The benefits of Lists

Everyone knows that lists are great for ensuring you don’t forget something. Lists are used for this purpose when shopping or packing for holidays. Too think this is all that lists are good for would be a grave mistake. Did you know that lists can also serve as a great motivational tool?

When it comes to being a handy-man, my skill levels are somewhere south of average. Partly as a result of this, the number of tasks requiring attention in our house is often large. My patient and long-suffering wife recently commented on the number of outstanding items: locks to be put on cupboards, shelves to be erected, weeds to be sprayed, and on and on.

As she counted the tasks on the fingers of her left hand, then moved to the right, and back to the left, my heart sunk. It was all I could do to maintain an interested expression. And then, inspiration struck.

“Write them on a list,” I said. “I’ll look at the list every weekend and knock a couple off on Saturday and a couple on Sunday.”

She looked dubious. “If you say so,” she said. Taking pen and pencil, she wrote the list.

The next Saturday, as we ate lunch I asked her for the list. She passed it across. I scanned it quickly and pointed to a couple of jobs. “I’ll do these two this afternoon,” I said. And I did.

The tasks didn’t take too long – an hour or so – but the results were very pleasing. I have a sense of accomplishment and my wife has a smile on her face. With the list in place, I’m confident I’ll continue to make inroads over the coming weeks. Hopefully I’ll be able to cross things off faster than they’re added.

When I have a large challenge in front of me – whether it’s on the writing front, the domestic scene or at work – I find lists are a great way to get started, and the thrill of crossing out completed items provides the ongoing motivation to keep me forging ahead.

Do lists work for you?

6 thoughts on “The benefits of Lists

  1. Lists work for me big time! Ronnie worked that out pretty quickly.
    I very much agree with using it as a motivational tool. There is much satisfaction in giving each on the big tick.

    However, we have two columns in the tick list – one says completed, the other says approved! ;-)

  2. Peter, I have lived-by-list ever since I began making grocery lists when I first married – you probably know how long ago that was!
    Lists certainly are a great motivator. You see the list and, as you did, choose a job or do the next job on the list. Then you can tick it off. But lists have a greater power than that.
    I find that having a list helps you to remember what needs to be done, what you want to do, and what you must do.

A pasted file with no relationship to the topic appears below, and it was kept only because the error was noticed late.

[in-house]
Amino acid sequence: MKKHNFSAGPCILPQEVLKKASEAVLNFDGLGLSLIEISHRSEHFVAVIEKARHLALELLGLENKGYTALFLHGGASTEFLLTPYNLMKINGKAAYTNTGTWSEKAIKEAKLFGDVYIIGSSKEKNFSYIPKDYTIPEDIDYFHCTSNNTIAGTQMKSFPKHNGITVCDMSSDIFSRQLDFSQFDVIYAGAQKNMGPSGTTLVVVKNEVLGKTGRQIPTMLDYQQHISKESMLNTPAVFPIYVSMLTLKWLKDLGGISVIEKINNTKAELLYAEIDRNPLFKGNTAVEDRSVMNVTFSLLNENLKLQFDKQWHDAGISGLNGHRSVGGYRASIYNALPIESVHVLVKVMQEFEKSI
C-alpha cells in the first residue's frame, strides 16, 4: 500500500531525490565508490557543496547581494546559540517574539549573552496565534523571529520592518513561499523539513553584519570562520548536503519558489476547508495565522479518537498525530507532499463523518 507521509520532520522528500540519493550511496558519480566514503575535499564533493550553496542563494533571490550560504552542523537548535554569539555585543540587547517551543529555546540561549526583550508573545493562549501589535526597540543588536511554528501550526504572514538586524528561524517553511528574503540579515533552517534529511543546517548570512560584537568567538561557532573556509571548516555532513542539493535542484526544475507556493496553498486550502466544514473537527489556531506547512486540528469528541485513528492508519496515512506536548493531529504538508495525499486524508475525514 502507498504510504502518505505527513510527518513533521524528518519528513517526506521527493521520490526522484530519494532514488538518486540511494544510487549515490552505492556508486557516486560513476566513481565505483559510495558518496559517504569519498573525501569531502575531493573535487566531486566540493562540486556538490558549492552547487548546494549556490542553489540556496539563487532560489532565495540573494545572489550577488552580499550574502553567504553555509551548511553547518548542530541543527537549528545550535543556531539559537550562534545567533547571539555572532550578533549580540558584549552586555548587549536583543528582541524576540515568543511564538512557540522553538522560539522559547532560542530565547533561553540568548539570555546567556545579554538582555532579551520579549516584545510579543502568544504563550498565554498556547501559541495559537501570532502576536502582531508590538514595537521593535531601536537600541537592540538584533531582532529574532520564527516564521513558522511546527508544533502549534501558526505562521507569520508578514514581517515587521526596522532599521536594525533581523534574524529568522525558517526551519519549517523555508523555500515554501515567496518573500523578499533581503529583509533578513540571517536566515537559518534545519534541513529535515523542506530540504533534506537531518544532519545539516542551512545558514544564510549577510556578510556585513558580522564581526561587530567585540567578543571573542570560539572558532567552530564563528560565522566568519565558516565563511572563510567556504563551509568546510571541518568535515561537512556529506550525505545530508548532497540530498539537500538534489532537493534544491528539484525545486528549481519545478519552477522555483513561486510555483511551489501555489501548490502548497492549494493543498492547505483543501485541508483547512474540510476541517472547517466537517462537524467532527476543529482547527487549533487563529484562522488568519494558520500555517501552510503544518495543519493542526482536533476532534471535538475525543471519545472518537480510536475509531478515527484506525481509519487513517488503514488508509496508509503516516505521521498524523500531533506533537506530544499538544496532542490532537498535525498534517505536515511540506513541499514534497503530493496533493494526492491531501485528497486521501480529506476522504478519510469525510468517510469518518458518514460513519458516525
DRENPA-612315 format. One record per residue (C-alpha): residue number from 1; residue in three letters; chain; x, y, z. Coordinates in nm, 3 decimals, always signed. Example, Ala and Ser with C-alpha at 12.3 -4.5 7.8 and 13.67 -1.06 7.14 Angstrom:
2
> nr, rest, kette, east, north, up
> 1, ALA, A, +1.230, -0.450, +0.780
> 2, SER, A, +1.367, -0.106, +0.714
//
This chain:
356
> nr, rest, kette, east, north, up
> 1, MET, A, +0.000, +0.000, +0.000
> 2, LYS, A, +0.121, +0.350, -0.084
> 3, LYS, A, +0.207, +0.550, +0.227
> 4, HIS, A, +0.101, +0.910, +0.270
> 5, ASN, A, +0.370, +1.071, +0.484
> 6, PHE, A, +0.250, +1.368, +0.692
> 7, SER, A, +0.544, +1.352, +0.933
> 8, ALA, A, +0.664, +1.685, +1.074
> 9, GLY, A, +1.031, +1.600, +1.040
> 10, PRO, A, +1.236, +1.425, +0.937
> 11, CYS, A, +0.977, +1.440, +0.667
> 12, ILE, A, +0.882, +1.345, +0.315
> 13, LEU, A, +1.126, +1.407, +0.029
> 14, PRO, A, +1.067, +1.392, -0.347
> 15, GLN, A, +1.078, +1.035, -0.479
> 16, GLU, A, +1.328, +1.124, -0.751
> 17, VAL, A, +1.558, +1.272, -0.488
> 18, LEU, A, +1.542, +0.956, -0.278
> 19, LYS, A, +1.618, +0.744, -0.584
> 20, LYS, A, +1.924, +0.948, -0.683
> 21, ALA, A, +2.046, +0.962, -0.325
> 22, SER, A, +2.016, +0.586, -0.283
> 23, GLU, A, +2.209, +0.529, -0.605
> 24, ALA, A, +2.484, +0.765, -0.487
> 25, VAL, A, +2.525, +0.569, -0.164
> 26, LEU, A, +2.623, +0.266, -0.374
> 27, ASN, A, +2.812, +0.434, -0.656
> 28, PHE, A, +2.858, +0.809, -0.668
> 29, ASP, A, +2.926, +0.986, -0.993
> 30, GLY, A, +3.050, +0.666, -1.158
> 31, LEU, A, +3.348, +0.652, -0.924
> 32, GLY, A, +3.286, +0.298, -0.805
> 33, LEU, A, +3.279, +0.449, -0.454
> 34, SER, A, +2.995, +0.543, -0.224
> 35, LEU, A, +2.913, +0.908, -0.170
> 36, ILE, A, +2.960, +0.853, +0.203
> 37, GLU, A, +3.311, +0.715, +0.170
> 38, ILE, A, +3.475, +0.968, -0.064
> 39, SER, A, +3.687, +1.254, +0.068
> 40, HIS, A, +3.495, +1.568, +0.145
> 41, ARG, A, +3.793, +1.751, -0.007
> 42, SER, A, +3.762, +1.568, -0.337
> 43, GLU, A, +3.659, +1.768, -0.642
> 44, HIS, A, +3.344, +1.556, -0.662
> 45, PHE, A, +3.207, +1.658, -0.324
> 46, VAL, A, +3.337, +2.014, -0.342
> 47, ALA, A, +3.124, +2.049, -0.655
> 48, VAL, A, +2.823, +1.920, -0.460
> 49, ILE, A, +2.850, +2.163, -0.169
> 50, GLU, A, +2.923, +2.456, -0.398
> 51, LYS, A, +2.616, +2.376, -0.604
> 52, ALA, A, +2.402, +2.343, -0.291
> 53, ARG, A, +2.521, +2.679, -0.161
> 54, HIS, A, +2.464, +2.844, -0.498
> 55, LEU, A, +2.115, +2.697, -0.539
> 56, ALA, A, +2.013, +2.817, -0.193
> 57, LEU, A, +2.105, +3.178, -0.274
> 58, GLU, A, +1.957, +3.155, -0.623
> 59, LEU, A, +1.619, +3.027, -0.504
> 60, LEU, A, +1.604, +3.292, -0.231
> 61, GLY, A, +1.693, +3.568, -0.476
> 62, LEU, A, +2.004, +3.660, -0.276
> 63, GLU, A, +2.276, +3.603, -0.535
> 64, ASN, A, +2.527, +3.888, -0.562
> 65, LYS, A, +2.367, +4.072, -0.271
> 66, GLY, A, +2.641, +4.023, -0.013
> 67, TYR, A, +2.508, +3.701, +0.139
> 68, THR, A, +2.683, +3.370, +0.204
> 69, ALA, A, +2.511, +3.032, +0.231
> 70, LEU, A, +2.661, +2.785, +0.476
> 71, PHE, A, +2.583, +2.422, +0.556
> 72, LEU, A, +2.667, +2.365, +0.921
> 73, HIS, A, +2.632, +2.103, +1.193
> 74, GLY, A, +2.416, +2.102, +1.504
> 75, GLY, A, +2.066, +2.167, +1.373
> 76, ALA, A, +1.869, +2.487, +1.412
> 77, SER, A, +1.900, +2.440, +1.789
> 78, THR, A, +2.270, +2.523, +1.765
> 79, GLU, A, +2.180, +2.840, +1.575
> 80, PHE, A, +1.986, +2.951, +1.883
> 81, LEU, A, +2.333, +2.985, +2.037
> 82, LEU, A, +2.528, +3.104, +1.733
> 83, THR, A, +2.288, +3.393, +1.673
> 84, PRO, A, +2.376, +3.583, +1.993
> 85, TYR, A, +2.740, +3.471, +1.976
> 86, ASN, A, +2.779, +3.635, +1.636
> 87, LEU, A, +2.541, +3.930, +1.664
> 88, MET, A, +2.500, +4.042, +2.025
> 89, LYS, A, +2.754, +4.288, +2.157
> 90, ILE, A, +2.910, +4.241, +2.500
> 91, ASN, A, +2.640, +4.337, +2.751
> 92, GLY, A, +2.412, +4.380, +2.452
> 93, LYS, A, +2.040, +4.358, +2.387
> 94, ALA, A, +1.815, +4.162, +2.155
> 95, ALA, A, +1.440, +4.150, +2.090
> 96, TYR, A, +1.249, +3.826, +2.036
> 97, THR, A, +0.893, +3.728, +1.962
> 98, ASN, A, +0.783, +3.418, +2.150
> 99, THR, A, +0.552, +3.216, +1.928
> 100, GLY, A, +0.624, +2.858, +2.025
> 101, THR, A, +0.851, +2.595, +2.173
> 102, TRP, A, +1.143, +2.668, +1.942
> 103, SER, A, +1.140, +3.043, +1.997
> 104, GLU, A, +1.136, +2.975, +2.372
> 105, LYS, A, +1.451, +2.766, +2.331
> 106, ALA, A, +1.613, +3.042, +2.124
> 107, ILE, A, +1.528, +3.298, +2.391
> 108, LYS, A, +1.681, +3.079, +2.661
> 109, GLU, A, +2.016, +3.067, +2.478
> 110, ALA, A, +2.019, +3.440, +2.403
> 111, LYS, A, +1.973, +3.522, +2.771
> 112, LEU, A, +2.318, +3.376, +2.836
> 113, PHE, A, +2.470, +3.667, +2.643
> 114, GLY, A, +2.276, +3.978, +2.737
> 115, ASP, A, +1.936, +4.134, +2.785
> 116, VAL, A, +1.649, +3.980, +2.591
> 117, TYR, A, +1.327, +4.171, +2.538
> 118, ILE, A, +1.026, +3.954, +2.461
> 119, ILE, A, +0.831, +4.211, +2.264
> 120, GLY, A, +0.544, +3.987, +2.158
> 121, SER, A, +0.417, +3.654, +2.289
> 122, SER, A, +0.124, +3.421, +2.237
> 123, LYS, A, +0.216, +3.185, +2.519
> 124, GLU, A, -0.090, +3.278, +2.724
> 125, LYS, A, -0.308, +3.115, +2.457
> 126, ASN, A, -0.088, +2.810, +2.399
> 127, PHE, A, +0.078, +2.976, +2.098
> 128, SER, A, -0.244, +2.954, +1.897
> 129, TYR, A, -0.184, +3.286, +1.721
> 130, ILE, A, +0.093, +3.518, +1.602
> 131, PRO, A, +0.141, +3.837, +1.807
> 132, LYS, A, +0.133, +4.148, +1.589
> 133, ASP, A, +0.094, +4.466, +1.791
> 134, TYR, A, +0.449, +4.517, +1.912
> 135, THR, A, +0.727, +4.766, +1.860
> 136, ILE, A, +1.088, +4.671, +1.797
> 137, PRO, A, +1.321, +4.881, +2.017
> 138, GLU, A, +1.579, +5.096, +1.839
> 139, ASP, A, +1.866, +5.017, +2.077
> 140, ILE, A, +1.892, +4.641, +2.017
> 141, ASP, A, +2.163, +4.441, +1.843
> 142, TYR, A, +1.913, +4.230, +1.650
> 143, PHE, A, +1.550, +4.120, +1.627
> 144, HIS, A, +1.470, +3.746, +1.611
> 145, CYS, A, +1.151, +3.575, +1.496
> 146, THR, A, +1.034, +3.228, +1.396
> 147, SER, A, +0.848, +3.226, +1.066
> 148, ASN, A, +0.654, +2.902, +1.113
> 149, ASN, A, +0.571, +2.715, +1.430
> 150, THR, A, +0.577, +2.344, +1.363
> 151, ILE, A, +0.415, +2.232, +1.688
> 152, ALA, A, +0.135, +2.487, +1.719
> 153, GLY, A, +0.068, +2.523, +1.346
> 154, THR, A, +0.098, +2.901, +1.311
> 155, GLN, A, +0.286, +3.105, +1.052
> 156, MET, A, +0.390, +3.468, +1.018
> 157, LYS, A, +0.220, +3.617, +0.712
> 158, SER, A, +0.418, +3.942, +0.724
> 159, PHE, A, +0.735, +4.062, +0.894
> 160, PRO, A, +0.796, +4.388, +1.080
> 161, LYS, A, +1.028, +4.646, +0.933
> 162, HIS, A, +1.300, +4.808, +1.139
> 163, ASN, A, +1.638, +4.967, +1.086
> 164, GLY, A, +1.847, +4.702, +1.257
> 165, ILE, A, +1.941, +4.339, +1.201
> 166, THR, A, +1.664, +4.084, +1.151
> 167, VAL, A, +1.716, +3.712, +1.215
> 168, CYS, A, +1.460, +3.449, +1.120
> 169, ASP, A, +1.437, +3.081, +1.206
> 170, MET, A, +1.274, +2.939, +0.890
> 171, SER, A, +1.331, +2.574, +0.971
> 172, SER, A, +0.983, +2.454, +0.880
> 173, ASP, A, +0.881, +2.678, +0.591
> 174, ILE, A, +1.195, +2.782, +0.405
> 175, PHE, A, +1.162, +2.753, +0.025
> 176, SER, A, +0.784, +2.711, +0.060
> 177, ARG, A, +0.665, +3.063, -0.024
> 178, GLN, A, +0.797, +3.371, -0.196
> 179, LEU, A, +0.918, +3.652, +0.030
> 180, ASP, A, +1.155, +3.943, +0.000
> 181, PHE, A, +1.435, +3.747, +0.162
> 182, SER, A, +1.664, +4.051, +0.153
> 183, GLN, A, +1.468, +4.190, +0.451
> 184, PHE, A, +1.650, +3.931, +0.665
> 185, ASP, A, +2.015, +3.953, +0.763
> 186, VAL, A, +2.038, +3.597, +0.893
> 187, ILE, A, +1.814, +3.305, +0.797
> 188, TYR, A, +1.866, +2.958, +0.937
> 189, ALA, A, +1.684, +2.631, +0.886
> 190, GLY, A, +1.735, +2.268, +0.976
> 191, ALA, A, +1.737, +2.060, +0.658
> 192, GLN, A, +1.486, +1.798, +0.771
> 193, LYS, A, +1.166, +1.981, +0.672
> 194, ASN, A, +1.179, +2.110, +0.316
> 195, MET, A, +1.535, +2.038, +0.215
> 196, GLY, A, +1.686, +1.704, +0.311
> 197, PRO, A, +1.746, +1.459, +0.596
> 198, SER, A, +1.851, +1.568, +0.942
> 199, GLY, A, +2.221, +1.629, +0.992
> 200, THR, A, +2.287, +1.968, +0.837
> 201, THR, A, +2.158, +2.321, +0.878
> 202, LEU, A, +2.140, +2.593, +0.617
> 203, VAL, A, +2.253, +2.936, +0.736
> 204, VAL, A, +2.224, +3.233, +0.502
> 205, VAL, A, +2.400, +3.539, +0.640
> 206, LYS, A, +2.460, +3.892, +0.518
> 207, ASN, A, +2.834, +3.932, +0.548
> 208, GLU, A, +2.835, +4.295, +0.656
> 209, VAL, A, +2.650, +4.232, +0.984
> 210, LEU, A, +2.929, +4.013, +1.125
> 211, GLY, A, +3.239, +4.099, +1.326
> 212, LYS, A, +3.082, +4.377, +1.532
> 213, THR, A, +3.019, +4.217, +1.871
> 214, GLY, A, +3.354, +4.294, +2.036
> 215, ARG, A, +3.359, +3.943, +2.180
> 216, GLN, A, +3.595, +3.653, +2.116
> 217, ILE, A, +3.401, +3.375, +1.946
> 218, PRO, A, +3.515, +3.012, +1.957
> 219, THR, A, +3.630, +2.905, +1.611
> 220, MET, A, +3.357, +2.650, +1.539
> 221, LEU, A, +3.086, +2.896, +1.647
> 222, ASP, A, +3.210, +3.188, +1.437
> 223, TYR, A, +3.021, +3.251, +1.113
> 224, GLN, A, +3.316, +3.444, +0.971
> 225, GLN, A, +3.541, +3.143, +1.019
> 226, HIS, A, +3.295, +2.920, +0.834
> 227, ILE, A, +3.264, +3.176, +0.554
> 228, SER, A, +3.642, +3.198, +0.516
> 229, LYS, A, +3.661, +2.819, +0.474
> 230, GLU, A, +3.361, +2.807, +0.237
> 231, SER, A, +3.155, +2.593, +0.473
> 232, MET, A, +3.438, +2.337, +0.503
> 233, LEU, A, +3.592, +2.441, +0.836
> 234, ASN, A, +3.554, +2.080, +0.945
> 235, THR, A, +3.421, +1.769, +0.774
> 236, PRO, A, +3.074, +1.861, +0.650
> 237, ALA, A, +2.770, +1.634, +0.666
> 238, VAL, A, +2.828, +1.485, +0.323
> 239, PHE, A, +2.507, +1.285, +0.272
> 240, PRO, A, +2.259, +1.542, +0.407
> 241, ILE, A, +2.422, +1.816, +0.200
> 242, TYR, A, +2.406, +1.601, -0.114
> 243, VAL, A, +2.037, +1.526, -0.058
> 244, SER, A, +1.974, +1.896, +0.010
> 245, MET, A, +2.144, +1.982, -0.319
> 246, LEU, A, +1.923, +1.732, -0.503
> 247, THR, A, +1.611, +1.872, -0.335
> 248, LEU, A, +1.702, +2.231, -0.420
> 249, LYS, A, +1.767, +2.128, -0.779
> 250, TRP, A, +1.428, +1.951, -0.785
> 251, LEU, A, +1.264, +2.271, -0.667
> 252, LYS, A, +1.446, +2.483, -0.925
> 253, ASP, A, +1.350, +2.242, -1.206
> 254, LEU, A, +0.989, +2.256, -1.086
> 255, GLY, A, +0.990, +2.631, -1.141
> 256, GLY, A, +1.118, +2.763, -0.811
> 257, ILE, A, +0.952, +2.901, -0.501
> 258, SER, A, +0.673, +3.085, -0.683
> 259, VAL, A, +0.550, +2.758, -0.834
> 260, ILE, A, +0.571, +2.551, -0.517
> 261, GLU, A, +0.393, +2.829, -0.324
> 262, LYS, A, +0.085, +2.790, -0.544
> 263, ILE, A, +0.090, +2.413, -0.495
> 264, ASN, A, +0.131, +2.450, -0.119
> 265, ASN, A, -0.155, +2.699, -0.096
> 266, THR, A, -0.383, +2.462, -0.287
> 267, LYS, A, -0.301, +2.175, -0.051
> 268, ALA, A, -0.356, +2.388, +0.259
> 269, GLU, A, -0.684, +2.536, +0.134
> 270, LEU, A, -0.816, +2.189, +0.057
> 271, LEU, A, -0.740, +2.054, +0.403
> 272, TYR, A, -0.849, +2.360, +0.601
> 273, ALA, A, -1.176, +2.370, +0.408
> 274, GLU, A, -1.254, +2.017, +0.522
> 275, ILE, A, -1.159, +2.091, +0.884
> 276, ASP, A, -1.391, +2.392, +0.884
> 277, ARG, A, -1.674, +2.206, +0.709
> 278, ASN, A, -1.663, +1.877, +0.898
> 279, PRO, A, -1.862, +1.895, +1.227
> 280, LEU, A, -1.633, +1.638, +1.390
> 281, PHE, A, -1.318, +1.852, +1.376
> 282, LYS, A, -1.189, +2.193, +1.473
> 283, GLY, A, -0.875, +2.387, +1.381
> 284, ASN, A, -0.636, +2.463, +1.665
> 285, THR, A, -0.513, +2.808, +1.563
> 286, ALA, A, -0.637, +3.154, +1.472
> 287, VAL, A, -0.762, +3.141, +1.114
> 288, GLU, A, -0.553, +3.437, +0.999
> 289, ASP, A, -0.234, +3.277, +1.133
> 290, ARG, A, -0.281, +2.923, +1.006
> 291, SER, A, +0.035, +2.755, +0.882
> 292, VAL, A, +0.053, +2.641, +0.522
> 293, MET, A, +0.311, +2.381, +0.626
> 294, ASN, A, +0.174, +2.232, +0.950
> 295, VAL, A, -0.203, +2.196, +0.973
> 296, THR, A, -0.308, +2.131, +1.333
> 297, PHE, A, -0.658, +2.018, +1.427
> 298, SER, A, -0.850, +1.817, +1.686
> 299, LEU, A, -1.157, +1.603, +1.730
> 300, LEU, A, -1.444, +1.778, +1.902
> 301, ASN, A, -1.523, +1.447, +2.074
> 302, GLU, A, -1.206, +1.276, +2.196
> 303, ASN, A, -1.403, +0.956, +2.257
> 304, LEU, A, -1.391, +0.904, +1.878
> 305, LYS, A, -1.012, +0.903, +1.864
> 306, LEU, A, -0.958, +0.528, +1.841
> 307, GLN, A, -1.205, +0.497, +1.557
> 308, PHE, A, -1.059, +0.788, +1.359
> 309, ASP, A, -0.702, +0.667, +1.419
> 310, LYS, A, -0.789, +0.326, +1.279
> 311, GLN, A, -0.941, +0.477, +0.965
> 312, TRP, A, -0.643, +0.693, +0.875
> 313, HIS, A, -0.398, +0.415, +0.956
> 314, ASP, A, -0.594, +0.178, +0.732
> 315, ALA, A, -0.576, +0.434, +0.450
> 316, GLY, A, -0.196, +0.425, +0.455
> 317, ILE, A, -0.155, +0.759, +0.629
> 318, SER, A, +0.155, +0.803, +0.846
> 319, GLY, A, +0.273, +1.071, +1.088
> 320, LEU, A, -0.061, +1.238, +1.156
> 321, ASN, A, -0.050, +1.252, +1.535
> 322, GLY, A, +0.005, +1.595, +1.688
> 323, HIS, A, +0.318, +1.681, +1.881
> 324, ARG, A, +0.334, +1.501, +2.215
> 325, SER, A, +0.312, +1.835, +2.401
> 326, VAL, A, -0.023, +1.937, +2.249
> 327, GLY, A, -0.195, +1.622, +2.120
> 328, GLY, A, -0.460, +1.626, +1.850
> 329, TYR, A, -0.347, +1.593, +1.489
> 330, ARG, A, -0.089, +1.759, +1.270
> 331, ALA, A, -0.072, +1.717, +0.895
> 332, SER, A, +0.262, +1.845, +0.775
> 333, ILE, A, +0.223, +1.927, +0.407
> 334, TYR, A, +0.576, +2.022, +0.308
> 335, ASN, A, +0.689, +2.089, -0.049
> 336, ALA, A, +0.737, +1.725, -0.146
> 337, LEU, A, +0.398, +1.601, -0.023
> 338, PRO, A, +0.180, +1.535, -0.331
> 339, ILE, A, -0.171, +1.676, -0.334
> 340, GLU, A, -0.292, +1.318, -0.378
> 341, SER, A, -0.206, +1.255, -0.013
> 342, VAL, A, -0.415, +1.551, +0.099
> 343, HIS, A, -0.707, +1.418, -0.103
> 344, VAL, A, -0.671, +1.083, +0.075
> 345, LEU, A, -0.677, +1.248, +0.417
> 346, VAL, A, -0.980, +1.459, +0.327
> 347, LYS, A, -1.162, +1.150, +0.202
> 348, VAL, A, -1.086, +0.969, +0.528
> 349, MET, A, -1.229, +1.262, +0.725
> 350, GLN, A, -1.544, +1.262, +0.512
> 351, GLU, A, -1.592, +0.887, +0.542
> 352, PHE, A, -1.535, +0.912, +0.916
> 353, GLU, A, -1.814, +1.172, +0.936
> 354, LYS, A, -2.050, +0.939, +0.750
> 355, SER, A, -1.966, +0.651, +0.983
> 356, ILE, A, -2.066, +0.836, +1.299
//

They can also be used to allocate tasks to those who have the tile, ability or inclination to do them.
    They can organise your tasks, from lesser to most important, and thus have a great impact on your priorities.
    Even if a list is long, it can be broken up into separate lists of easy, short, medium or long term, difficult, or awaiting a time when everything else is in place so it can get done.
    Dirk and I find it difficult to get along now without our lists. While I may remember the items I need from the grocery shop, I invariably forget to meet an appointment or some other relatively important commitment if I haven’t made a note of it.
    And I found a great way to re-use and re-cycle those envelopes that come in the mail (less frequently, not that bills are often paid online). I have a pile of them tucked around the corner in the pantry, and I use the backs of them to write my lists on.

  3. I was browsing through Umberto Eco’s website just to catch up on any upcoming publications, when I stumbled across his own profound take on lists.

    “The list is the origin of culture. It’s part of the history of art and literature. What does culture want? To make infinity comprehensible. It also wants to create order — not always, but often. And how, as a human being, does one face infinity? How does one attempt to grasp the incomprehensible? Through lists, through catalogs, through collections in museums and through encyclopedias and dictionaries. There is an allure to enumerating how many women Don Giovanni slept with: It was 2,063, at least according to Mozart’s librettist, Lorenzo da Ponte. We also have completely practical lists — the shopping list, the will, the menu — that are also cultural achievements in their own right.

    …At first, we think that a list is primitive and typical of very early cultures, which had no exact concept of the universe and were therefore limited to listing the characteristics they could name. But, in cultural history, the list has prevailed over and over again. It is by no means merely an expression of primitive cultures. A very clear image of the universe existed in the Middle Ages, and there were lists. A new worldview based on astronomy predominated in the Renaissance and the Baroque era. And there were lists. And the list is certainly prevalent in the postmodern age. It has an irresistible magic.

    …We like lists because we don’t want to die.”

    Umberto Eco

  4. Thanks for the insight Michael. Based on the wonderful comments that have been made, I’m seeing there is far more to this topic than I had originally considered. Learning by combining and building upon other people’s knowledge is pretty cool.